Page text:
> > > then I have been paid once for that book run.
> > No. If you had been paid a flat fee,
> > that would be one payment.
> Roy, so what!
> If I get paid one fee at the end of a book run or drip fed each time a book is sold, it doesn't matter. One thing that is clear, it is MY book and MY work.No, it is being produced by a publisher and sold by booksellers. For whose work YOU are being paid multiple times.
> The most recorded song in history, by countless artists, is "Yesterday" written by Paul McCartney. He gets a royalty for each record sold, or played on air, by those who copy.Getting paid millions of times for the same work, just as Shaw said.
> Those who copy still make money as well.Some do, some don't. How would that be relevant?
> I see nothing wrong with that. Paul McCartney has never stopped any of them recording his song.Then why would they pay him for doing nothing?
> All the proceeds of his original go to him and rightly so..No, it is not just "his original," but all the other arrangements and versions as well.
> > > He took someone else's effort.He indisputably did.
> > What do you mean, "took"? He made his
> > OWN effort, creating a new product which
> > others did not create.
> He did not.
> He took the efforts of other authors R&D and rolled it into one book.No, he did his own R&D, making one better book using ideas from worse books.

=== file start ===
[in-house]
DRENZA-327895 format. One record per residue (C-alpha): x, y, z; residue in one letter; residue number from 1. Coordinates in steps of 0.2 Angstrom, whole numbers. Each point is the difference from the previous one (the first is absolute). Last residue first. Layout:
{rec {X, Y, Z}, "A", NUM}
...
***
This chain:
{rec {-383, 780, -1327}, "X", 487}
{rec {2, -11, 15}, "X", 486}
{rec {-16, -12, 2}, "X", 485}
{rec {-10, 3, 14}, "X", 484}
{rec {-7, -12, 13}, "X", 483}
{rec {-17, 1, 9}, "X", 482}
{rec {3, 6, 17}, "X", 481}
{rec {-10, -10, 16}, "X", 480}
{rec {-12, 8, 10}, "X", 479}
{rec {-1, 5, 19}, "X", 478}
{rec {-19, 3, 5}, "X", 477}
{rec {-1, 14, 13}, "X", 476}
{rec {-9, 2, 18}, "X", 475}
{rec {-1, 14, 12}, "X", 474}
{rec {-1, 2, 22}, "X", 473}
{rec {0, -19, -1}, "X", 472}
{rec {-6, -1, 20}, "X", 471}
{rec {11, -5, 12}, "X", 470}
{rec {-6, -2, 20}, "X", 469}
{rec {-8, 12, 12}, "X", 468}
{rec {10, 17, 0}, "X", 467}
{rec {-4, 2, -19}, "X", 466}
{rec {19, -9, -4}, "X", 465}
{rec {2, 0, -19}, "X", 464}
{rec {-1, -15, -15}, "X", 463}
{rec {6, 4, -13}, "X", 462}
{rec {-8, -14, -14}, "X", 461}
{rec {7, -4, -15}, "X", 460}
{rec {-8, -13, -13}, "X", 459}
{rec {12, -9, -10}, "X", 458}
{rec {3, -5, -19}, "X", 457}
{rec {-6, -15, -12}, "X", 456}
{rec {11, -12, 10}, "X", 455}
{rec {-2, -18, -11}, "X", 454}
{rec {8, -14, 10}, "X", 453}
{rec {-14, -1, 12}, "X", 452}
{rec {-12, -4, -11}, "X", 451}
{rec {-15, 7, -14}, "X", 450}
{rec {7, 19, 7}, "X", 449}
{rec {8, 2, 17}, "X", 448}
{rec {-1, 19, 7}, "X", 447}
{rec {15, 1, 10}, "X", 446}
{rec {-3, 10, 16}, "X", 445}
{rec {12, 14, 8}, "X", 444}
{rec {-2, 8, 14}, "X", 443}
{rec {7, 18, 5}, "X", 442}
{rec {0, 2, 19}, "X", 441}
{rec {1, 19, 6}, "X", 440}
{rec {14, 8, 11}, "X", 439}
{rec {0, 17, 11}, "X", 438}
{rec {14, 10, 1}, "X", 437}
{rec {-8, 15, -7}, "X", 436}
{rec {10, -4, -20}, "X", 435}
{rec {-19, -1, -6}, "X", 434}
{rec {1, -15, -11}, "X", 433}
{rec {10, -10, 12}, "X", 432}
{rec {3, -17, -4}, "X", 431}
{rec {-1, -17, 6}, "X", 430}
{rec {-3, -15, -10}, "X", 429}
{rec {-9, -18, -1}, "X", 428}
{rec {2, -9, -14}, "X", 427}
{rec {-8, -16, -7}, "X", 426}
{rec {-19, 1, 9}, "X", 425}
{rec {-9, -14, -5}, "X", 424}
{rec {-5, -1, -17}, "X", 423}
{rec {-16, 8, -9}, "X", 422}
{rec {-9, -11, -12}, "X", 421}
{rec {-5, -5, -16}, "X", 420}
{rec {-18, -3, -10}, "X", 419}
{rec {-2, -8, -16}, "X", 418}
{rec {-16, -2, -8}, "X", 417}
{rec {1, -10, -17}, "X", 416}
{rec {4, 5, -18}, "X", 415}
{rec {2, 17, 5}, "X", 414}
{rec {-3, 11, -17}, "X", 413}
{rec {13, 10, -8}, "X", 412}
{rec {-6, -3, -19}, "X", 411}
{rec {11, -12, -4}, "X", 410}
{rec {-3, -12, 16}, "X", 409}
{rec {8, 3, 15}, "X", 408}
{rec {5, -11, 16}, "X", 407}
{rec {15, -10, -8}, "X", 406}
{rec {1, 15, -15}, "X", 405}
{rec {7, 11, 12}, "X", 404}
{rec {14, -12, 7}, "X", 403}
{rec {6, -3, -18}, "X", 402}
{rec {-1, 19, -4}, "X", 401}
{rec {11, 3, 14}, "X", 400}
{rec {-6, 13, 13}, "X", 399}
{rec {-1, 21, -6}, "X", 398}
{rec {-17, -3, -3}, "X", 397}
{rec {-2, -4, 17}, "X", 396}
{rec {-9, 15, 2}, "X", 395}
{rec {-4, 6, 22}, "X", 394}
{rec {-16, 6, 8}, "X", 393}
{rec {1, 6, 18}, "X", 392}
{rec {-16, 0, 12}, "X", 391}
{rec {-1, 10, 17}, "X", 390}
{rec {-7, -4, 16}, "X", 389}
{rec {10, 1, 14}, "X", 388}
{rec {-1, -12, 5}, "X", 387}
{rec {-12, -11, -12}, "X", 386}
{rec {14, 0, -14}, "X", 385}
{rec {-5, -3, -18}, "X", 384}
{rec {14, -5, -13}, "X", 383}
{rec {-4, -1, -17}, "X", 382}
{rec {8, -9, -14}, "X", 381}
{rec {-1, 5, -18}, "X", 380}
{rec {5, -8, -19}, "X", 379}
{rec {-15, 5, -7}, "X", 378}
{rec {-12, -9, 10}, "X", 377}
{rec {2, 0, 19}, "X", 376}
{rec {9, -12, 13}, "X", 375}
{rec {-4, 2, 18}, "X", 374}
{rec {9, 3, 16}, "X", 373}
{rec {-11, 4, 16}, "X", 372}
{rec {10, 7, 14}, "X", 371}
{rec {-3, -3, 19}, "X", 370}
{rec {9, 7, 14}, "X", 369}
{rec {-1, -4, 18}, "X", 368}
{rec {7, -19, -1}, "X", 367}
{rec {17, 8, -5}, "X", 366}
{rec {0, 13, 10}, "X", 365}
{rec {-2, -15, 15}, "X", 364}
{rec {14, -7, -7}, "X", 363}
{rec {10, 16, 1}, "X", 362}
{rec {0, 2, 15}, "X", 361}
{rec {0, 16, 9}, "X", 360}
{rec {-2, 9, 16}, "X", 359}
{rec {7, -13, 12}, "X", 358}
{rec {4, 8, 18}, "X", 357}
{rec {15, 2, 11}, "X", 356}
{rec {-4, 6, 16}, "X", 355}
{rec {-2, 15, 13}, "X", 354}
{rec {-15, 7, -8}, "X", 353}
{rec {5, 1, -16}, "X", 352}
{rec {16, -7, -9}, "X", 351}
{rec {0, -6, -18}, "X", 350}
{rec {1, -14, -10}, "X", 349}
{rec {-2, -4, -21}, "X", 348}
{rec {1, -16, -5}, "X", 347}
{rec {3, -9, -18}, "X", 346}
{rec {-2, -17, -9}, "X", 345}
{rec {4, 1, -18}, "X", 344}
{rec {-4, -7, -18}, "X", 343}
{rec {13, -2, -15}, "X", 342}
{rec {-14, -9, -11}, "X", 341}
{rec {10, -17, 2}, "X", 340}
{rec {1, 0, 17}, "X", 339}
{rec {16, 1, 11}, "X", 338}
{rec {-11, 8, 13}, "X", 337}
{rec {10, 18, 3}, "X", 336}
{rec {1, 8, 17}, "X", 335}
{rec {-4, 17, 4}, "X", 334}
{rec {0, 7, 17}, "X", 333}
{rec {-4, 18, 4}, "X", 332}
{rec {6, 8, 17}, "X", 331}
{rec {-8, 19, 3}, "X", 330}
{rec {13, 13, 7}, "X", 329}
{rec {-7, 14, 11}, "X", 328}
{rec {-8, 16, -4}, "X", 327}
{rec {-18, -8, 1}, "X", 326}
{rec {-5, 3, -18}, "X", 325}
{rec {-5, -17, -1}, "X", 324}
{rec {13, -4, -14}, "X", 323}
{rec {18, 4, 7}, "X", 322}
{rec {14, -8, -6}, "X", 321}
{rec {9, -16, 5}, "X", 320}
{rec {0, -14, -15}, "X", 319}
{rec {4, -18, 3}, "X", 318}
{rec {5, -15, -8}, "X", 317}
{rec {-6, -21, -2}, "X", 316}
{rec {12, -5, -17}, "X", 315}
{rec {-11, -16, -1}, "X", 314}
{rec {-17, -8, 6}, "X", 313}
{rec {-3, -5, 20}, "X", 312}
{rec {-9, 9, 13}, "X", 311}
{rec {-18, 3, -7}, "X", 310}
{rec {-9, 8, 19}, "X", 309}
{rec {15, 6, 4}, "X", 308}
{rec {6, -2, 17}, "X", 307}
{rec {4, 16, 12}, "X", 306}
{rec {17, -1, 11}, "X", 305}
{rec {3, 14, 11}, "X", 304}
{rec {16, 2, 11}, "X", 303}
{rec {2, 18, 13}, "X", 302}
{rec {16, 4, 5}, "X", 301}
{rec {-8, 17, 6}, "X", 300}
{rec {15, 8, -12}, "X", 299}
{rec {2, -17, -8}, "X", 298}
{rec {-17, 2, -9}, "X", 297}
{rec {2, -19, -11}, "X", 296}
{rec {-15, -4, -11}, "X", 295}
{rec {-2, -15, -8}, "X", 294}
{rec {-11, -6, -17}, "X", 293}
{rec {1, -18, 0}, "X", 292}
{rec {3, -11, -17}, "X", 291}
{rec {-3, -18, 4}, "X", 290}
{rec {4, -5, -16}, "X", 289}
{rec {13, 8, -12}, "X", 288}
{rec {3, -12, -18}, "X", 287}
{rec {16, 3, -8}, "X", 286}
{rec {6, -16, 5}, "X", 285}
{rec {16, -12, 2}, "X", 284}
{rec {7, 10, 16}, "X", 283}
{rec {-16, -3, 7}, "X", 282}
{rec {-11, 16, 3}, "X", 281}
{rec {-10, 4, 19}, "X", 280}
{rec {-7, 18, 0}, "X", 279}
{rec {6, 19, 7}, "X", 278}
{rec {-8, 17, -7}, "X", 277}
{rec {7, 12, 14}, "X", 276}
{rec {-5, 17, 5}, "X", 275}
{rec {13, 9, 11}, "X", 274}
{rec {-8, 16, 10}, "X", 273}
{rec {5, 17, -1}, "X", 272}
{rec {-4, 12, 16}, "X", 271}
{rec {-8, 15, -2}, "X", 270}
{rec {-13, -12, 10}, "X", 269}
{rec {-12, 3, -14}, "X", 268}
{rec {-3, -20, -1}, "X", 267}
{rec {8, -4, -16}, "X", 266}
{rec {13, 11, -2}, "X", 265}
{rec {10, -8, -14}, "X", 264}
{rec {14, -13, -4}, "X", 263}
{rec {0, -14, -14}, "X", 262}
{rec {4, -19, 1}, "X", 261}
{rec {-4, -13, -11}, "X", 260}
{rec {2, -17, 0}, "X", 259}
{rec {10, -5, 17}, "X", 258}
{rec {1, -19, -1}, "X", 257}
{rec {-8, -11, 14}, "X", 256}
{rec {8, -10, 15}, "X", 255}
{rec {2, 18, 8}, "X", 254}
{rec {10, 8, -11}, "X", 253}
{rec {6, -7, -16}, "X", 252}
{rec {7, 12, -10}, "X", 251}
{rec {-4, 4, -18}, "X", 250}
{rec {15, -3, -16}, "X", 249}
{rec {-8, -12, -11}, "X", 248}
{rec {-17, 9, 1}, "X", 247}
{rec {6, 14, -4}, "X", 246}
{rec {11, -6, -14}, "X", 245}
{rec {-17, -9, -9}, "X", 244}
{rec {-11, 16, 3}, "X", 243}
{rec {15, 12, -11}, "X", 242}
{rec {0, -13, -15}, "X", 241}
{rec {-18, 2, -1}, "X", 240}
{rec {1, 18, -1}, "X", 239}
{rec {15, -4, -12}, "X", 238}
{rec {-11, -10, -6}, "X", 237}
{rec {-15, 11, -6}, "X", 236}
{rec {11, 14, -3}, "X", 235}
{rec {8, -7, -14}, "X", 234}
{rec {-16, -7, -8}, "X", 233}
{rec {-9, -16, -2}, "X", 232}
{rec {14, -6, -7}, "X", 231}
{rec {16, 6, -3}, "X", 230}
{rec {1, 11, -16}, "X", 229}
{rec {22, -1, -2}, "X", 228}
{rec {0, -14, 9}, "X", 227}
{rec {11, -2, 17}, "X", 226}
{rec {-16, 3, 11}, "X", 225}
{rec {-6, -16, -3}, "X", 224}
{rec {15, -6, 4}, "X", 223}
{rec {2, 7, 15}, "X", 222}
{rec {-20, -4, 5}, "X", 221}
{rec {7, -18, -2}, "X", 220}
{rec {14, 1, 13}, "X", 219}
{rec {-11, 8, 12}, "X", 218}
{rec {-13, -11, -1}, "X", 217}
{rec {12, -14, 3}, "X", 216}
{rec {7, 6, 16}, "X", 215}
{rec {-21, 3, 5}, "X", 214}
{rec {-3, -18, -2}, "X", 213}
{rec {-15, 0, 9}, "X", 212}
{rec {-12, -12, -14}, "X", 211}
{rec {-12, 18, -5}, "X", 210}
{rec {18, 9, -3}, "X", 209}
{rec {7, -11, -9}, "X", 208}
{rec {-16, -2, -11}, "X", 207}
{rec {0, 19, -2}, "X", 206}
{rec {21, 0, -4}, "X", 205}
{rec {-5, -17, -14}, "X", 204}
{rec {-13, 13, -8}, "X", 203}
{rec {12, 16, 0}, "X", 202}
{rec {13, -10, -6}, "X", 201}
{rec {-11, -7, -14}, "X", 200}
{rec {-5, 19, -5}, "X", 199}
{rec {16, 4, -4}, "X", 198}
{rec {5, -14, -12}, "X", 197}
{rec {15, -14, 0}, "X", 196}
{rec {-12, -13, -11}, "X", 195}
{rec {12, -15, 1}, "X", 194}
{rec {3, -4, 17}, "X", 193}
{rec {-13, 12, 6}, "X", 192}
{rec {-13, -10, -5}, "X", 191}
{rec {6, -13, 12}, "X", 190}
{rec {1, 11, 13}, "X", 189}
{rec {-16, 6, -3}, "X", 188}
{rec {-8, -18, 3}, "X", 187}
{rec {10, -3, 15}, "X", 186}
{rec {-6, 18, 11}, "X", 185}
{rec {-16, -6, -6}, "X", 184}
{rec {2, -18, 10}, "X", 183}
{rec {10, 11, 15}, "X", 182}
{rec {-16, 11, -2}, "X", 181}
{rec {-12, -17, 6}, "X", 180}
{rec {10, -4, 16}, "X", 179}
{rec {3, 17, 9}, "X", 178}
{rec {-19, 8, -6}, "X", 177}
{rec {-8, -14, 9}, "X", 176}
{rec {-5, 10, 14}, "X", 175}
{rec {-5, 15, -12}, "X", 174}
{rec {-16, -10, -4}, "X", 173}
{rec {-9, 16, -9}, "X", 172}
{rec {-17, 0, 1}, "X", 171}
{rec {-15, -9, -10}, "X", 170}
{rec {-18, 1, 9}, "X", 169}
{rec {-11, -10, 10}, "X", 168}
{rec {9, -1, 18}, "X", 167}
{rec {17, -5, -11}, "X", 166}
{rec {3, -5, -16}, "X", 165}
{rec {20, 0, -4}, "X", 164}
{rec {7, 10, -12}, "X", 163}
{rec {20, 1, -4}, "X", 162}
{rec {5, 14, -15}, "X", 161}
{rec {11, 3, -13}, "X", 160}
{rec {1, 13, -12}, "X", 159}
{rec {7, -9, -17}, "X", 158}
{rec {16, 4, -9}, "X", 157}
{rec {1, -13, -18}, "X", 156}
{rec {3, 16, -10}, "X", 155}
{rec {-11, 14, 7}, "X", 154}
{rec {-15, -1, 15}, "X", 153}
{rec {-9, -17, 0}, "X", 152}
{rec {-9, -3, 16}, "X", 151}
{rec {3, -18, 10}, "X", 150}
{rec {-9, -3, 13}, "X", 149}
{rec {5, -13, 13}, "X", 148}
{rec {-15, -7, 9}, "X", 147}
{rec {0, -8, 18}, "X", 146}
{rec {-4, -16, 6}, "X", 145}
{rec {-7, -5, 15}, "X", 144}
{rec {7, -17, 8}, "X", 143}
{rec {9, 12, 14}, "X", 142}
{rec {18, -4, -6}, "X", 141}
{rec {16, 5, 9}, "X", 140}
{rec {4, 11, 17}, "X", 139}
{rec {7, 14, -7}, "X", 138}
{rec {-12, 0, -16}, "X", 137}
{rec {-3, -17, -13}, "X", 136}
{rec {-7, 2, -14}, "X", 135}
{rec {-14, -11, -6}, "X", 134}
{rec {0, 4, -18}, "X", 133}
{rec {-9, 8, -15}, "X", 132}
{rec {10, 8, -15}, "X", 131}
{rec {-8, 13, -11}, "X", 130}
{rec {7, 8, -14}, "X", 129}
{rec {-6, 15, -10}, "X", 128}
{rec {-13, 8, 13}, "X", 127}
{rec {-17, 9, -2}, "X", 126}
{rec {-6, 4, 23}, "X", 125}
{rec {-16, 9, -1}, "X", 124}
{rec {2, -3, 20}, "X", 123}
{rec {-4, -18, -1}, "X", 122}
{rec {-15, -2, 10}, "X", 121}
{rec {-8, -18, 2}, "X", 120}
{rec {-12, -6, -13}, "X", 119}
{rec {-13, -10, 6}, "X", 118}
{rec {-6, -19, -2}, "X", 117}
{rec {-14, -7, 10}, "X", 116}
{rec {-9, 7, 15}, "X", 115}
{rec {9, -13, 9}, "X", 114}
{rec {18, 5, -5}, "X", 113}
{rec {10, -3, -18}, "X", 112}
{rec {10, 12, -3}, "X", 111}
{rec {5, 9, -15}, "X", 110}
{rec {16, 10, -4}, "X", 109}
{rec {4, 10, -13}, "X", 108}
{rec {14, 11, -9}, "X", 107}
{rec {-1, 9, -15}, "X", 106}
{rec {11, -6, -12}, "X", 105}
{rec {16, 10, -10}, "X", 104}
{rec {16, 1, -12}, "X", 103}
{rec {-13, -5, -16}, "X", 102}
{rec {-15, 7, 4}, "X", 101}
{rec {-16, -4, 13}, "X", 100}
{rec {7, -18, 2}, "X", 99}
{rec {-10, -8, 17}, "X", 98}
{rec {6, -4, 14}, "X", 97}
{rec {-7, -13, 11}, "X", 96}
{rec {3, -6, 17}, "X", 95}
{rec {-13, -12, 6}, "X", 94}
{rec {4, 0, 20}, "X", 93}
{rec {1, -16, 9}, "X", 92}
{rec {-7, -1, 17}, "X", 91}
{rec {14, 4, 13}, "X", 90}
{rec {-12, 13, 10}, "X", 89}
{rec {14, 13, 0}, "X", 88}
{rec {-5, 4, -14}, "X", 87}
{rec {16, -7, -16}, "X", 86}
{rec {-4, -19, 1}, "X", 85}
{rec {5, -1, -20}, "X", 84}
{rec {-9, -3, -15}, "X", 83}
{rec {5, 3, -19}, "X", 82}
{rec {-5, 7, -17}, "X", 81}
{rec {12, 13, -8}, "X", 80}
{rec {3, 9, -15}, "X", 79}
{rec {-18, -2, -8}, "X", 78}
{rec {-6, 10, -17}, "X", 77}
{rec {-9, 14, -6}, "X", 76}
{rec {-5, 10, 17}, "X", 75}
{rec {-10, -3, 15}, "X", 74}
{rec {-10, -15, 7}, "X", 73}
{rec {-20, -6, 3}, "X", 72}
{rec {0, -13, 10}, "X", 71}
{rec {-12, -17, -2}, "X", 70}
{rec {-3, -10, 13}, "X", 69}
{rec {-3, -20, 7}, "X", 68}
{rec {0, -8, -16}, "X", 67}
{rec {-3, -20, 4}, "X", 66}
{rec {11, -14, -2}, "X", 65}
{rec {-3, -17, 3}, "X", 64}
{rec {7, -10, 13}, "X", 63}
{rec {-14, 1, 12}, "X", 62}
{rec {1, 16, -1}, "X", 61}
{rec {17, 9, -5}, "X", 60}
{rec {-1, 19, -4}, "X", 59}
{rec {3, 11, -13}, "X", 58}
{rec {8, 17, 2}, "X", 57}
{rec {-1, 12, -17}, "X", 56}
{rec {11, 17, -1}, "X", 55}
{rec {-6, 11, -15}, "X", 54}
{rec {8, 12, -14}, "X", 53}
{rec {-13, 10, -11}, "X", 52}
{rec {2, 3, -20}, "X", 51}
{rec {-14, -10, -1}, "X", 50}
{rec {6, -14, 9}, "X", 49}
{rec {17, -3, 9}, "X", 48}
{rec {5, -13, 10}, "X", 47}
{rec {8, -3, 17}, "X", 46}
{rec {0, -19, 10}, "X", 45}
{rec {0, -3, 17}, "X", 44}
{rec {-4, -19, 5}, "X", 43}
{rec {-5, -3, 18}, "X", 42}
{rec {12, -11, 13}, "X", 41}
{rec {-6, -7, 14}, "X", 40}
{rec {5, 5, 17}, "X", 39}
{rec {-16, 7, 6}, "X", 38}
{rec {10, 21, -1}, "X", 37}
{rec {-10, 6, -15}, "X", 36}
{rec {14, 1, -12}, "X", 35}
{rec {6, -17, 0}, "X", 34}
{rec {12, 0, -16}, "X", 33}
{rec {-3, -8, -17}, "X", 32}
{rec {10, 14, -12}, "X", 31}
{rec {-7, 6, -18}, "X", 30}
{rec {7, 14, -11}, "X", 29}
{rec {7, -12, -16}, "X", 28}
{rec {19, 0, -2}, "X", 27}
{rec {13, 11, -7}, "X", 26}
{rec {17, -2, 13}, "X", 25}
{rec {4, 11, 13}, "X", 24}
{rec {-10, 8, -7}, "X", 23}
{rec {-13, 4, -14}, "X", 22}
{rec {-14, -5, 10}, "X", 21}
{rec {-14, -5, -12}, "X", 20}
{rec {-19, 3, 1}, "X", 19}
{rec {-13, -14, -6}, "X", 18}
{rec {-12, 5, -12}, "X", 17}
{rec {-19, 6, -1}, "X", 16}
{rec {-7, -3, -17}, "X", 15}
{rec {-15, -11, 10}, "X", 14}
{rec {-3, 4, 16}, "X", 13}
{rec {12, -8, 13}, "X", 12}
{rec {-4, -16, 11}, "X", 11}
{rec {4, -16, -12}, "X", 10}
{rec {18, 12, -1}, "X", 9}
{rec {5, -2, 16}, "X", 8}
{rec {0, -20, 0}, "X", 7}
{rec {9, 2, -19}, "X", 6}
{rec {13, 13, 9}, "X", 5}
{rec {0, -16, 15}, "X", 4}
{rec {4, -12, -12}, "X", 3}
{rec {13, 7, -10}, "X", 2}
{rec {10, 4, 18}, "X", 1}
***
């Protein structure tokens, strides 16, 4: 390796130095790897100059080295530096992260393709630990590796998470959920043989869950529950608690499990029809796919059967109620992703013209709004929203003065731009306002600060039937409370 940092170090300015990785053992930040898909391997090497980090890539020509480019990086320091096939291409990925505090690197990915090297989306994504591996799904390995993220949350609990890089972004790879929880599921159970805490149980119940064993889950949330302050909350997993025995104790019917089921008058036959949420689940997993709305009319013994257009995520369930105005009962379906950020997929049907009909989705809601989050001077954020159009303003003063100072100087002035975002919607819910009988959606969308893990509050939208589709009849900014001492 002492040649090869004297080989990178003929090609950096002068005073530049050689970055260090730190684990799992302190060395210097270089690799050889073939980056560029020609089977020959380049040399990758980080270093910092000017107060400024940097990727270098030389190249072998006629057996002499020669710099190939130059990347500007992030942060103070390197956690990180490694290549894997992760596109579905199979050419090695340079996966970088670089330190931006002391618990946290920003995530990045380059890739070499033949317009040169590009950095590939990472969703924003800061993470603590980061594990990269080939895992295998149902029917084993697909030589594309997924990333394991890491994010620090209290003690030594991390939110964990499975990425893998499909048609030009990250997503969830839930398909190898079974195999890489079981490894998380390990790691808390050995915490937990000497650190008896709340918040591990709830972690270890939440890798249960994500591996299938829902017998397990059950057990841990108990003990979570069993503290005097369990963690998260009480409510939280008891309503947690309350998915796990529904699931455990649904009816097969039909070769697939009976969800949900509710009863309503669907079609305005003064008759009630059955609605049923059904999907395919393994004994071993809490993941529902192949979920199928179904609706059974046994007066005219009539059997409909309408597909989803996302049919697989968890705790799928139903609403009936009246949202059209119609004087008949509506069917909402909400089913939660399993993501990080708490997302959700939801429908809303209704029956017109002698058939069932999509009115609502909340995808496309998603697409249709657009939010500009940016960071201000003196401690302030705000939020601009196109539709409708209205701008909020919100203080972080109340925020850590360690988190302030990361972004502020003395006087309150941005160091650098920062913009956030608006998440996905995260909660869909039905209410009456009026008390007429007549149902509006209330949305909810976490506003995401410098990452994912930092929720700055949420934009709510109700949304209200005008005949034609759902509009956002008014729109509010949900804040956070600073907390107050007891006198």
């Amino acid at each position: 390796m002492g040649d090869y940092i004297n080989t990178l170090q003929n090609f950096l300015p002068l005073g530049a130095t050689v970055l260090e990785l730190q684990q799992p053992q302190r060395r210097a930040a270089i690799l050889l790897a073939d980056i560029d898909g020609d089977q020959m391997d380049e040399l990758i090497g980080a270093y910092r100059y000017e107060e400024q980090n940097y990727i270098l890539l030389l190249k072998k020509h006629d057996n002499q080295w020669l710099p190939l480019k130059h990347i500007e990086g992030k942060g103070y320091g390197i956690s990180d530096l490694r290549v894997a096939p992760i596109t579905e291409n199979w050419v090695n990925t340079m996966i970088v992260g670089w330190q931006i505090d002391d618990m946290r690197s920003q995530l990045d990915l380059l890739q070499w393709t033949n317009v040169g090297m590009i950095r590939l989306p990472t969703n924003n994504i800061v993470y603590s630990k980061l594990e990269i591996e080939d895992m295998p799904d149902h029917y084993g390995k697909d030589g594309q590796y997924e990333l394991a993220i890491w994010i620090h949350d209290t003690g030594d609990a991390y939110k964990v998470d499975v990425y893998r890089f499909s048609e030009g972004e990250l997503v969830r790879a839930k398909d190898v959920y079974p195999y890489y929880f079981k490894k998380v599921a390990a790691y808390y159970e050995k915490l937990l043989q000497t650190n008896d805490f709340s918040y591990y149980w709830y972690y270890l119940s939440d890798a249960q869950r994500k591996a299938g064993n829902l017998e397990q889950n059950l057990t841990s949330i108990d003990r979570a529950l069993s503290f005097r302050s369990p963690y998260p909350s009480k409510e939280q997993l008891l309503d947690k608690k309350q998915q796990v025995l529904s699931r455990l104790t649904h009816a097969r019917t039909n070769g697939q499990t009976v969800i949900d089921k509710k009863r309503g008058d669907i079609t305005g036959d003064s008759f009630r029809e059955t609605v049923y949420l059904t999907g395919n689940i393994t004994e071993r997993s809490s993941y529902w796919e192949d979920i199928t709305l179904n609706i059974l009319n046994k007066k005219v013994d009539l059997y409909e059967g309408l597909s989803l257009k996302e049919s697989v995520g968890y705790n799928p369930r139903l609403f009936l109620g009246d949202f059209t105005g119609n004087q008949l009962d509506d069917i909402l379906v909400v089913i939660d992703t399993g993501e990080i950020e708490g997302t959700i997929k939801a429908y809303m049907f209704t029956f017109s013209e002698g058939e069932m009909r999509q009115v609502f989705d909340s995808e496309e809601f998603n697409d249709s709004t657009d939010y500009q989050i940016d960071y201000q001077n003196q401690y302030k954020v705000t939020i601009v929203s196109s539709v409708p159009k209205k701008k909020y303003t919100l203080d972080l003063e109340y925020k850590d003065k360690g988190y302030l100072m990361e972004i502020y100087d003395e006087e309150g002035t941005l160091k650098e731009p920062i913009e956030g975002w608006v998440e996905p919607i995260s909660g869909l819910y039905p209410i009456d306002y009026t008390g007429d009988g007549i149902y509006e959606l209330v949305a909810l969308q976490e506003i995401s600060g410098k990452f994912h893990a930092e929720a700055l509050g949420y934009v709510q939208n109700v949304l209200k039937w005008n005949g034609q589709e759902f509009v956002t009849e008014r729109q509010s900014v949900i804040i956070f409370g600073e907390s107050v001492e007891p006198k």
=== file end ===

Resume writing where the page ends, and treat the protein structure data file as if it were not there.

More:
> I have always thought of doing the same myself. Within a few weeks a "new" book can be knocked up by using other people's efforts. I am sure it happens all the time.And there is nothing wrong with it.
> > > > > What about the case of a large companyBecause they refuse to know the facts about how land titles and other privileges, which are no part of a free market, steal from the productive and give to the privileged.
> > > > > making millions using your work and you get nothing?
> > > >
> > > > Good for them: it means they are more productive
> > > > and efficient than their competitors, who have
> > > > access to the same knowledge and ideas. If you
> > > > want to get paid for your work, make an arrangement
> > > > to get paid before it enters the public domain.
> > >
> > > That is pure naivety.
> > It is fact.
> Many Socialists claim all the free market does is allow most money to gather with a few percent of the population.
> They claim a free for all does this so control, or state ownership is needed. We see it now with powerful corporations.I see powerful corporations enriching themselves through privilege, not the free market.
> The right never thought through their ideal - the repercussions of when the free-market is rigged or monopolized.The right thinks freedom consists in the privileged being free to remove others' freedom with government's help.
> Roy, you have this ideal of a free for all re: patents and copyright. I agree with it in principle. But when thought through it falls apart.No, it does not.
> The money will rise to the top.<sigh> How much money do Paul McCartney, DisneyCorp, etc. have under the CURRENT system, John?
> I know it is not right. I do not know the solution to the problem - because I have never thought it through.That's OK. I have.
-- Roy Langston